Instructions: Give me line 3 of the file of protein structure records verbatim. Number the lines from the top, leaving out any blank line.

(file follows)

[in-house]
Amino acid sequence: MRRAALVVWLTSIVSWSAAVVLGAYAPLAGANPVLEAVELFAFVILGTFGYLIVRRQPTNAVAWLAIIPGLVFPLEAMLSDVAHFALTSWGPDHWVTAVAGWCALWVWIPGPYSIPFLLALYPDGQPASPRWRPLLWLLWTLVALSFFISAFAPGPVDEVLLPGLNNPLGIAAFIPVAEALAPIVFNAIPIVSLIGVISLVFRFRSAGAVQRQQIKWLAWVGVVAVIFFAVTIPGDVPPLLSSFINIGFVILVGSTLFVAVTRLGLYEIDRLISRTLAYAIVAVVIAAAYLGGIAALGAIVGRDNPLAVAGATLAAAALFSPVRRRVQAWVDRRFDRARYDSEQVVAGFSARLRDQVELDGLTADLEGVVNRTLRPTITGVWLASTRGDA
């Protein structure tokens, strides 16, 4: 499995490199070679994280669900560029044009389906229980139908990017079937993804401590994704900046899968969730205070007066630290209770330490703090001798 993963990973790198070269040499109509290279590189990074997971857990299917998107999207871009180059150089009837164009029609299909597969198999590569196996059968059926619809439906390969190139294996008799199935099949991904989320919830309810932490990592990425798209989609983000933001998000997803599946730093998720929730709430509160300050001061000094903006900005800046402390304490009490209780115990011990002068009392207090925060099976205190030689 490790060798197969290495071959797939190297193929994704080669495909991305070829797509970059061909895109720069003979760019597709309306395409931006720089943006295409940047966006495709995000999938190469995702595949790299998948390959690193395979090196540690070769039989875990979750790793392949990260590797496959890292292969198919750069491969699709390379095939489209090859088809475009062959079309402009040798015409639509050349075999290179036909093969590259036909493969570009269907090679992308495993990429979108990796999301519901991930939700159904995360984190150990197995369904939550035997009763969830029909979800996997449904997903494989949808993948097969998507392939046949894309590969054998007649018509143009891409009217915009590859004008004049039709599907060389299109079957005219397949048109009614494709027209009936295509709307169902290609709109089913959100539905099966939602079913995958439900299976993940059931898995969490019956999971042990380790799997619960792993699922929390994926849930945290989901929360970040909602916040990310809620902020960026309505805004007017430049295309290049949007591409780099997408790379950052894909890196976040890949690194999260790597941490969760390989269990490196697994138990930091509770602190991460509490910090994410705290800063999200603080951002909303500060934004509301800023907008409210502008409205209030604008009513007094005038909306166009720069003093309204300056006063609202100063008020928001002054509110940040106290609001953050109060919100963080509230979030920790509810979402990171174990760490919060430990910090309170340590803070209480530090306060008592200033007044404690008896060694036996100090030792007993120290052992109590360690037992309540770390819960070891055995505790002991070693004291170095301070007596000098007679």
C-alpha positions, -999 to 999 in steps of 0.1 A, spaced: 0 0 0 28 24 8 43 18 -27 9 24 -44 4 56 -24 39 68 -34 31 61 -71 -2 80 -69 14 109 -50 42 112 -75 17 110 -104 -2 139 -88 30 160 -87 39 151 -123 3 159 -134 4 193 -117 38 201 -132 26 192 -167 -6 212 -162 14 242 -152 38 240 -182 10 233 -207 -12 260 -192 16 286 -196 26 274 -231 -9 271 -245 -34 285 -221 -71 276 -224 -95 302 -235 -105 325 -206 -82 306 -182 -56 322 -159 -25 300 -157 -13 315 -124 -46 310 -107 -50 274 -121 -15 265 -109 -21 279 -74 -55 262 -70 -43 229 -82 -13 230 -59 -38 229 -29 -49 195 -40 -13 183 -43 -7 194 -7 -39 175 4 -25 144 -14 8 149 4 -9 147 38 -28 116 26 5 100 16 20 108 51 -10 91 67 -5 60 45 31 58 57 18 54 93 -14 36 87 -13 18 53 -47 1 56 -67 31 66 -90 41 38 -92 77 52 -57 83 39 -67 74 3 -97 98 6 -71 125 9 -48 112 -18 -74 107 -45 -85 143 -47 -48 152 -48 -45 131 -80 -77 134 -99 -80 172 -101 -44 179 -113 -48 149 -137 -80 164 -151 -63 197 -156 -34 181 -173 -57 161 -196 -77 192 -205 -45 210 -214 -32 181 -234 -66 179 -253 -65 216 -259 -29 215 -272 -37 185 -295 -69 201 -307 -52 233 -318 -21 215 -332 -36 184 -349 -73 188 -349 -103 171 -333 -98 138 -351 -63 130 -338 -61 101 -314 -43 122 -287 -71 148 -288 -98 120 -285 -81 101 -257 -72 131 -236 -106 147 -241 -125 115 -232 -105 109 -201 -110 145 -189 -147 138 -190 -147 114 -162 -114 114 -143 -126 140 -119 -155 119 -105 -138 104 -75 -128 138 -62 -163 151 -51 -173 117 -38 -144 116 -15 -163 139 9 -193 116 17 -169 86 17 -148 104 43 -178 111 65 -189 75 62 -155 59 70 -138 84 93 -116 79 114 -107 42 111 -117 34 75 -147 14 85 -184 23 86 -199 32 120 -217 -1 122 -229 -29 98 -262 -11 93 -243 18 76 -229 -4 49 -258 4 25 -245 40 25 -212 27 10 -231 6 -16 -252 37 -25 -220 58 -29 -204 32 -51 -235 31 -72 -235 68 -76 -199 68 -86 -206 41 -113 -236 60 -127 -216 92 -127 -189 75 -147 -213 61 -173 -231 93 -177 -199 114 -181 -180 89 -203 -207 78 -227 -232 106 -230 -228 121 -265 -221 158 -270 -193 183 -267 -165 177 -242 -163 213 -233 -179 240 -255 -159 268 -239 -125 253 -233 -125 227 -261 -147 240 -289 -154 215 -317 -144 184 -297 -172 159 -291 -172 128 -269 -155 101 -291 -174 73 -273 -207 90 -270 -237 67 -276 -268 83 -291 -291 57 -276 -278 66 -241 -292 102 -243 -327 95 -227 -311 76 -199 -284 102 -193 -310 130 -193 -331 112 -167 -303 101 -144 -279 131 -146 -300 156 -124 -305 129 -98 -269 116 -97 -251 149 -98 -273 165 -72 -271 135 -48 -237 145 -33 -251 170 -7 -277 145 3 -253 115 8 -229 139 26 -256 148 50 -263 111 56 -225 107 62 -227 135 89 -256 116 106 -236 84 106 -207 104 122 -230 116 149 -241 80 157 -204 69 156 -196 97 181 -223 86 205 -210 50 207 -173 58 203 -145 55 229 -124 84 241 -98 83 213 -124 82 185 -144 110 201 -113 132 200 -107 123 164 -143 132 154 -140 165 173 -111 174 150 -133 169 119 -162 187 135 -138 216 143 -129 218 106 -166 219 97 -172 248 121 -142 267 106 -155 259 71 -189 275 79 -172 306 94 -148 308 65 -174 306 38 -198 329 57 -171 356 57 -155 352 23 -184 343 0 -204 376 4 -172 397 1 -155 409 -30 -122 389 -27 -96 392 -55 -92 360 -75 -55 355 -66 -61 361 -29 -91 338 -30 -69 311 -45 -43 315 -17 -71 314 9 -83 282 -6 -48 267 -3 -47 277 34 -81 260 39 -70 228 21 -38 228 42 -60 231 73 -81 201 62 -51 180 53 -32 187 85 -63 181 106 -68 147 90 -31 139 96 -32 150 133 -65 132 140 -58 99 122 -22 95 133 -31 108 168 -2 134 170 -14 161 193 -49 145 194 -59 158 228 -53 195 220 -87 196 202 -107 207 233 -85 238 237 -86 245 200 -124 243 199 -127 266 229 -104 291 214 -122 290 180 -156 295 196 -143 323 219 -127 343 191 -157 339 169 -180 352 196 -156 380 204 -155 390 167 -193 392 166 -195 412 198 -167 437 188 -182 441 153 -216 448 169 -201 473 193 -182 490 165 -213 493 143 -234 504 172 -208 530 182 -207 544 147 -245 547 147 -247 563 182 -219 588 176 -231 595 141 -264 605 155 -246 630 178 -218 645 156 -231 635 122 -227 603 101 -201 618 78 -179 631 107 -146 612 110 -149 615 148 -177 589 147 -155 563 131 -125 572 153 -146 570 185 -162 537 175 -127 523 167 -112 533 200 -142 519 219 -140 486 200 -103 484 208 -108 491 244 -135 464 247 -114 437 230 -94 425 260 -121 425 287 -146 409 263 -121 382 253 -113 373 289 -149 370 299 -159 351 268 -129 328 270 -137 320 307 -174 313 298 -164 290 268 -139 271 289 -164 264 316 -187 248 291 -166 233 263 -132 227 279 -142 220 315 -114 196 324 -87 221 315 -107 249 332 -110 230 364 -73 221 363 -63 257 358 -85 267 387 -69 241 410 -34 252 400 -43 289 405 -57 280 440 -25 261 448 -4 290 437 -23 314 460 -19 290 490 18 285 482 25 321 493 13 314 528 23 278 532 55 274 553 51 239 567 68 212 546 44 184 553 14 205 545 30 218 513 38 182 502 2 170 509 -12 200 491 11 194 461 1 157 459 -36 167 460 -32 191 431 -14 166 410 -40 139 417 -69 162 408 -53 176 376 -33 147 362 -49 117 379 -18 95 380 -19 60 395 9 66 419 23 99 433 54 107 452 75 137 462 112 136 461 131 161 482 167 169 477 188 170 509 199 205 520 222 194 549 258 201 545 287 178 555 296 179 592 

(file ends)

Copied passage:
């Protein structure tokens, strides 16, 4: 499995490199070679994280669900560029044009389906229980139908990017079937993804401590994704900046899968969730205070007066630290209770330490703090001798 993963990973790198070269040499109509290279590189990074997971857990299917998107999207871009180059150089009837164009029609299909597969198999590569196996059968059926619809439906390969190139294996008799199935099949991904989320919830309810932490990592990425798209989609983000933001998000997803599946730093998720929730709430509160300050001061000094903006900005800046402390304490009490209780115990011990002068009392207090925060099976205190030689 490790060798197969290495071959797939190297193929994704080669495909991305070829797509970059061909895109720069003979760019597709309306395409931006720089943006295409940047966006495709995000999938190469995702595949790299998948390959690193395979090196540690070769039989875990979750790793392949990260590797496959890292292969198919750069491969699709390379095939489209090859088809475009062959079309402009040798015409639509050349075999290179036909093969590259036909493969570009269907090679992308495993990429979108990796999301519901991930939700159904995360984190150990197995369904939550035997009763969830029909979800996997449904997903494989949808993948097969998507392939046949894309590969054998007649018509143009891409009217915009590859004008004049039709599907060389299109079957005219397949048109009614494709027209009936295509709307169902290609709109089913959100539905099966939602079913995958439900299976993940059931898995969490019956999971042990380790799997619960792993699922929390994926849930945290989901929360970040909602916040990310809620902020960026309505805004007017430049295309290049949007591409780099997408790379950052894909890196976040890949690194999260790597941490969760390989269990490196697994138990930091509770602190991460509490910090994410705290800063999200603080951002909303500060934004509301800023907008409210502008409205209030604008009513007094005038909306166009720069003093309204300056006063609202100063008020928001002054509110940040106290609001953050109060919100963080509230979030920790509810979402990171174990760490919060430990910090309170340590803070209480530090306060008592200033007044404690008896060694036996100090030792007993120290052992109590360690037992309540770390819960070891055995505790002991070693004291170095301070007596000098007679």